Following the financial crisis, one can cite any number of areas where the regulatory pendulum has swung too far. Retail banking is one of those areas. The Dodd-Frank Wall Street Reform and Consumer Protection Act ushered in a new—and an oddly schizophrenic—regulatory regime for retail bankers.
The premise of the new legislation is that, had the prior retail banking regulatory regime been different, material aspects of the financial crisis would have been averted. In particular, proponents of the legislation asserted that federal bank regulators focused on safety and soundness considerations significantly to the exclusion of consumer protection.
Whether these problems were real or imagined, they were given a legislative “solution.” Dodd-Frank created a new federal super-regulator for consumer financial services regulation, the Bureau of Consumer Financial Protection (CFPB). With generous funding and a singular focus on consumer protection without regard for prudential considerations, the CFPB has a host of unprecedented powers, including:
- rulewriting authority for 18 federal consumer credit laws;
- authority to issue rules implementing the new consumer protections added by Dodd-Frank, most notably the statute’s open-ended proscription on unfair, deceptive or abusive practices;
- direct compliance-related supervisory authority for banks with total assets of more than $10 billion.
In other parts of the Dodd-Frank legislation, however, Congress seems to have forgotten that the CFPB was the “solution” to the perceived problem of lax federal oversight. Notwithstanding the CFPB’s creation, Dodd-Frank ushers in a wholly separate alternative “solution.” Specifically, Dodd-Frank increased state enforcement authority. State attorneys general, in particular, in effect have been deputized to enforce aspects of federal consumer financial protection law. Dodd-Frank also erected an array of barriers to federal preemption, the principle by which banks that operate on a multi-state basis often are permitted to follow a single uniform federal standard rather than a hodgepodge of different and potentially inconsistent state laws.
Although federally chartered banks and thrifts will bear the worst of the new anti-preemption changes, state chartered banks also stand to lose some of the preemption efficiencies they have enjoyed. Many preemption rules apply without regard to charter type and, even where preemption is specific to federally chartered banks, most states have some variety of “wildcard” statute offering state banks parity with their federal counterparts.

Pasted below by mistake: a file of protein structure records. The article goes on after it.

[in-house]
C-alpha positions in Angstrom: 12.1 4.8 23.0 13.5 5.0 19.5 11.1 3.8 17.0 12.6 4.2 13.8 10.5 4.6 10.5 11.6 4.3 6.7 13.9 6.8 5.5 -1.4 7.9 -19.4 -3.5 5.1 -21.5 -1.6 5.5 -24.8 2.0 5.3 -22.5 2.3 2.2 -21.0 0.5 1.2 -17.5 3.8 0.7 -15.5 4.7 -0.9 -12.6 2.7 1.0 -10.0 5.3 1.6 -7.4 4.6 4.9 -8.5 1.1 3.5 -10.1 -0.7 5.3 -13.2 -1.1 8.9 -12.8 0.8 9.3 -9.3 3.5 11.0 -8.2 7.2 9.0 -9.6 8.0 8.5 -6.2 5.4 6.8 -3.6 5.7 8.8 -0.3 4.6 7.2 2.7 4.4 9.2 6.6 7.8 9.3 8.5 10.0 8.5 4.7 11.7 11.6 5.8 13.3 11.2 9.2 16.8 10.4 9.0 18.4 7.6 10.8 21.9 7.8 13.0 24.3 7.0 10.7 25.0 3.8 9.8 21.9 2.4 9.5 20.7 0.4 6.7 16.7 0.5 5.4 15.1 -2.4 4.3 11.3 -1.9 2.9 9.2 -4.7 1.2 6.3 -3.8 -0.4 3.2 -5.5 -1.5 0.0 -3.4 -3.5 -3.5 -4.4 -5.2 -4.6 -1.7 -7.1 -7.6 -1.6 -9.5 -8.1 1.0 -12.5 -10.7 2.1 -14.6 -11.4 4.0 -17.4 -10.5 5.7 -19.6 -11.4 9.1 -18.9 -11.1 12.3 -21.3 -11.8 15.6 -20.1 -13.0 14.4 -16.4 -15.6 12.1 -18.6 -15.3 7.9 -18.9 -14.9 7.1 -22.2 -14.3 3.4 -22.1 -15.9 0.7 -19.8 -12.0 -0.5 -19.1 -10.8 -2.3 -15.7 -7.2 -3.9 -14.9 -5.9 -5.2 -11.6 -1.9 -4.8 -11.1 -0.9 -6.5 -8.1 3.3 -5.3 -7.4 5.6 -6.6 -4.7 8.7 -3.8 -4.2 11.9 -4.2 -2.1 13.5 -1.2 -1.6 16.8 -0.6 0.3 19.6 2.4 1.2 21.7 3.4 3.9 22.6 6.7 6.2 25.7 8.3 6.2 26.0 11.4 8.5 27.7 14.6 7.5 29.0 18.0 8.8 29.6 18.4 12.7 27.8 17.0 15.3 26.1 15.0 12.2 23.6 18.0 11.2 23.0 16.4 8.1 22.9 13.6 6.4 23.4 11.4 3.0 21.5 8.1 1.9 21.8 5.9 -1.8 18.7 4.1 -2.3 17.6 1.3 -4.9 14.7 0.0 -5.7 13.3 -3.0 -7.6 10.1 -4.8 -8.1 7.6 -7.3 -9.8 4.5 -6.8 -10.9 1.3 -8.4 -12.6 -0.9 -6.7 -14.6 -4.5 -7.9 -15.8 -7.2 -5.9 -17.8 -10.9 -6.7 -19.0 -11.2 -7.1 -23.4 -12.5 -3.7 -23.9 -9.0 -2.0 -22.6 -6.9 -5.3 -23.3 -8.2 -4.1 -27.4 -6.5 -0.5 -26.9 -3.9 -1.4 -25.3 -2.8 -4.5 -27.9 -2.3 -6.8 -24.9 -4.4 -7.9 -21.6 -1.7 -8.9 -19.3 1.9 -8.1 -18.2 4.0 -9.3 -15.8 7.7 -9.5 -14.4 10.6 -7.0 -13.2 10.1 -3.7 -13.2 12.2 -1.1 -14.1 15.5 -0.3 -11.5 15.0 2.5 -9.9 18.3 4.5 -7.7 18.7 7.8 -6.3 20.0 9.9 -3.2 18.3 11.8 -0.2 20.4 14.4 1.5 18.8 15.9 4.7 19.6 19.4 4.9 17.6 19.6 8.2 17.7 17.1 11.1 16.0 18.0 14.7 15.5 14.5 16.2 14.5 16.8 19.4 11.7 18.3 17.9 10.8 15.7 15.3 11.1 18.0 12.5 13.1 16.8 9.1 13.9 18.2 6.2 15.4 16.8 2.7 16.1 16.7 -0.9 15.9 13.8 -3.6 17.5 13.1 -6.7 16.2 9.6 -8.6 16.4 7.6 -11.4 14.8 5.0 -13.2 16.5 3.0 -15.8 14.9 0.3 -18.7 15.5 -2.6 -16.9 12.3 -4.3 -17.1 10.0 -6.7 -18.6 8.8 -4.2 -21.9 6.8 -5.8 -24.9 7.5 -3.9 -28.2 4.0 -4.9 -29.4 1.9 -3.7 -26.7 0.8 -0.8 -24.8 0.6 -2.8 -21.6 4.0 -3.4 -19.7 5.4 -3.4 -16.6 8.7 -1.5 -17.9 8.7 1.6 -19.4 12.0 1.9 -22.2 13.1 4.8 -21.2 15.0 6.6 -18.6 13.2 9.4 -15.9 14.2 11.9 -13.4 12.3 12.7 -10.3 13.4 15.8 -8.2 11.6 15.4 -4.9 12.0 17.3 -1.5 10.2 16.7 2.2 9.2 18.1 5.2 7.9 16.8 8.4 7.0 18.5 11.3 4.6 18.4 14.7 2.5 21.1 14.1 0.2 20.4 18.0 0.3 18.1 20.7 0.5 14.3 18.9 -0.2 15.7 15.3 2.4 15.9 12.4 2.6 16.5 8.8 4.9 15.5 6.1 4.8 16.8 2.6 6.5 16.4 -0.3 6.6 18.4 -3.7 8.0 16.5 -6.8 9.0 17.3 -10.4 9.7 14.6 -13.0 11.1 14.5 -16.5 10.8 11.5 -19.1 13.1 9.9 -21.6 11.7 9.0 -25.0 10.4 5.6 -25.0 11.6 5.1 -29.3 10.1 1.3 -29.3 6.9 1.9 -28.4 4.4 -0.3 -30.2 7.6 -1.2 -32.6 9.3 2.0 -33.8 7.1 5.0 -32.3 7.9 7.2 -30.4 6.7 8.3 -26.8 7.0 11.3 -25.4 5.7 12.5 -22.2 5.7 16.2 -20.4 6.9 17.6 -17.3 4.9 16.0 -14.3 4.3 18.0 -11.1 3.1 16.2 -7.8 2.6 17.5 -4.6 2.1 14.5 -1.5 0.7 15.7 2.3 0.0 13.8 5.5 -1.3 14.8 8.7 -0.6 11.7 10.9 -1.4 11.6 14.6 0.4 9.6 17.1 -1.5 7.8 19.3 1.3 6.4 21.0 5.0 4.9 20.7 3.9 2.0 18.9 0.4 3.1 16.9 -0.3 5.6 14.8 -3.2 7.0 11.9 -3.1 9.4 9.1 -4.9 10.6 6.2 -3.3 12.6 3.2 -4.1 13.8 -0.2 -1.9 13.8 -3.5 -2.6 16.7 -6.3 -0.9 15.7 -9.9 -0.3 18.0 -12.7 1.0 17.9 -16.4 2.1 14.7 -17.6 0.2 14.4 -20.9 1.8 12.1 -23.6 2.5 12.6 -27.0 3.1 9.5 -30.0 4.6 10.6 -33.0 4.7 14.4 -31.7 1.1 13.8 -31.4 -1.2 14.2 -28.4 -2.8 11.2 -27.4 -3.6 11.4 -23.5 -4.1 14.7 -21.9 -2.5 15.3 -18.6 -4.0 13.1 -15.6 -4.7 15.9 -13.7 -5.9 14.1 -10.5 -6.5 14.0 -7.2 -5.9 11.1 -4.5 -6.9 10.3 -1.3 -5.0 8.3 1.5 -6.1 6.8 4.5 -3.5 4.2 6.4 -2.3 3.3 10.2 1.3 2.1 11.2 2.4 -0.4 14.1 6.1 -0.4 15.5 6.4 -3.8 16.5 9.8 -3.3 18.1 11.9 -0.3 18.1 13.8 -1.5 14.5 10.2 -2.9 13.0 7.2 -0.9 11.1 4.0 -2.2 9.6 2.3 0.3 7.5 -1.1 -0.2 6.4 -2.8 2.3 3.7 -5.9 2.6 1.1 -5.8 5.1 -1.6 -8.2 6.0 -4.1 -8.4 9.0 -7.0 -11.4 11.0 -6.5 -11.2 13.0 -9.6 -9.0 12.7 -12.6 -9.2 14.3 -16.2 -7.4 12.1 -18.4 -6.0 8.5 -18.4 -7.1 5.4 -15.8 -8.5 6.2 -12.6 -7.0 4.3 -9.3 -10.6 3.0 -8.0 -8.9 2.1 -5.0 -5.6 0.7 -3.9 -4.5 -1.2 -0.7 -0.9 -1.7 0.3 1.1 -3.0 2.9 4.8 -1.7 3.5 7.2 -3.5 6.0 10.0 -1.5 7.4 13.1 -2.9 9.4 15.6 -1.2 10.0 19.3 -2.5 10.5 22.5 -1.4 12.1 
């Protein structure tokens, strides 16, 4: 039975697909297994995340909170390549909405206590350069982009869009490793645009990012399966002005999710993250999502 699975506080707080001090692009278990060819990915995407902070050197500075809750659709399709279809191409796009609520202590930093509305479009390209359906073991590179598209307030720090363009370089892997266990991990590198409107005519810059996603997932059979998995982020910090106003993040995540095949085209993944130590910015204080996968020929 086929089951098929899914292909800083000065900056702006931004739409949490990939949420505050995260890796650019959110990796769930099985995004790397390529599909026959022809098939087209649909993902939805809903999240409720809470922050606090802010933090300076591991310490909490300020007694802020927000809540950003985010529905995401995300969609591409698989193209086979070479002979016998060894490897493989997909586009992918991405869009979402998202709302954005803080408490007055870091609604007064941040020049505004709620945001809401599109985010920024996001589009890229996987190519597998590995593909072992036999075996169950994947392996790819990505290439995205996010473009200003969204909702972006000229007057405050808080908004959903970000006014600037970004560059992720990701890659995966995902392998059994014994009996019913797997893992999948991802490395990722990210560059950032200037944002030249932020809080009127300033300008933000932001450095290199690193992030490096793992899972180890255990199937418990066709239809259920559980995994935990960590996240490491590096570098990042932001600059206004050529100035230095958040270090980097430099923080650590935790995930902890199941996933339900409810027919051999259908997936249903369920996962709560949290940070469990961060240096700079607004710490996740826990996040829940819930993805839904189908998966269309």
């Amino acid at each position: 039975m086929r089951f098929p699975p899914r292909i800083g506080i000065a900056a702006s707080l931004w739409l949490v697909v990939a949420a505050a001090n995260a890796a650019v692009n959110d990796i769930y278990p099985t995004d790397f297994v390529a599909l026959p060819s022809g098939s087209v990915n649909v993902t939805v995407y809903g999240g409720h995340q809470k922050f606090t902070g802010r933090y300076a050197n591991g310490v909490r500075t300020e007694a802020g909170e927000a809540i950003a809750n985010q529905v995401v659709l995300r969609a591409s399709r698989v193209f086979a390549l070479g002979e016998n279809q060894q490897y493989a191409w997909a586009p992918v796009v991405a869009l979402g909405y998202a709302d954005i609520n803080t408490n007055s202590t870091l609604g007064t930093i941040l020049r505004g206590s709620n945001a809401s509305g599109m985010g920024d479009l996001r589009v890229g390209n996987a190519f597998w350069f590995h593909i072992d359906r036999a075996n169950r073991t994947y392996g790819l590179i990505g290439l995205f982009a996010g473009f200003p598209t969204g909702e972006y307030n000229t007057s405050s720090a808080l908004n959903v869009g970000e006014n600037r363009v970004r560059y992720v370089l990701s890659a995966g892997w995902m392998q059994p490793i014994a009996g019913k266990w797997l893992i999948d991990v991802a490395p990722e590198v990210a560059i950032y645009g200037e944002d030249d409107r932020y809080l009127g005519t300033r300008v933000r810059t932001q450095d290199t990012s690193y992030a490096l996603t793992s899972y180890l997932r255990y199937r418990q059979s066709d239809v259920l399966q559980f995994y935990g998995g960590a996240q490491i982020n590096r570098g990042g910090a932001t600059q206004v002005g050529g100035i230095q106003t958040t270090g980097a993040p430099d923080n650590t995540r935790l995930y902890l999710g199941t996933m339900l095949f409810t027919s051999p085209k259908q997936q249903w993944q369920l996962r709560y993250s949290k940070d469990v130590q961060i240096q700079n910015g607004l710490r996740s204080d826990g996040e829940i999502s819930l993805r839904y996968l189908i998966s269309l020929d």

It was shortsighted to have concluded that preemption is always contrary to consumer interests and that rolling back preemption and hamstringing it in the future ensures better public policy. Let us recall some examples from a prior financial crisis— the extraordinarily high interest rate environment of the late 1970s and early 1980s when the prime rate of interest, at its peak, skyrocketed to 21 percent.
- Many state usury limits were set at well below market rates of interest. Credit, particularly housing credit, was unavailable to consumers as banks were forbidden from charging rates at prevailing market levels. The solution was federal preemption of mortgage loan interest rates.
- In that extreme rate environment, banks and consumers alike often preferred adjustable rate mortgages. ARMs would have reduced the bank’s risk of rate volatility, and consumers with immediate housing credit needs could have avoided locking in historically high rates for the long term. Unfortunately, this was not possible in a number of states that mandated that loans have level payments that could not vary over the life of the loan. The solution was federal preemption of these state rules.
- Also during this era, consumers did not always get the rates and other mortgage loan terms they deserved based on their credit history. Various states prohibited “due-on-sale clauses,” the contractual provisions permitting a bank to deem the entire note due and payable upon sale of the property. Under these laws, mortgage loans became “assumable” by any purchaser of the property, including one less creditworthy than the initial borrower. Hence, the initial borrower was forced to pay a risk premium even if he or she had no intentions of selling. The solution, again, was federal preemption of state prohibitions on due-on-sale clauses.
These examples demonstrate that states are not always the best source of enlightened retail banking public policy (or always nimble in making adjustments in a crisis). These examples also show that preemption can be pro-consumer and an important tool in meeting an economic crisis.
Unfortunately, these policy lessons of the past seem to have been lost. Retail bankers now face a double-barreled assault focused on consumer protection from the CFPB and the states. Either one of these “solutions” to perceived regulatory failures of the past would have prompted bankers substantially to tighten their internal consumer compliance controls. Facing both “solutions” simultaneously means that compliance must be a high priority at every level of the bank, starting at the board of directors.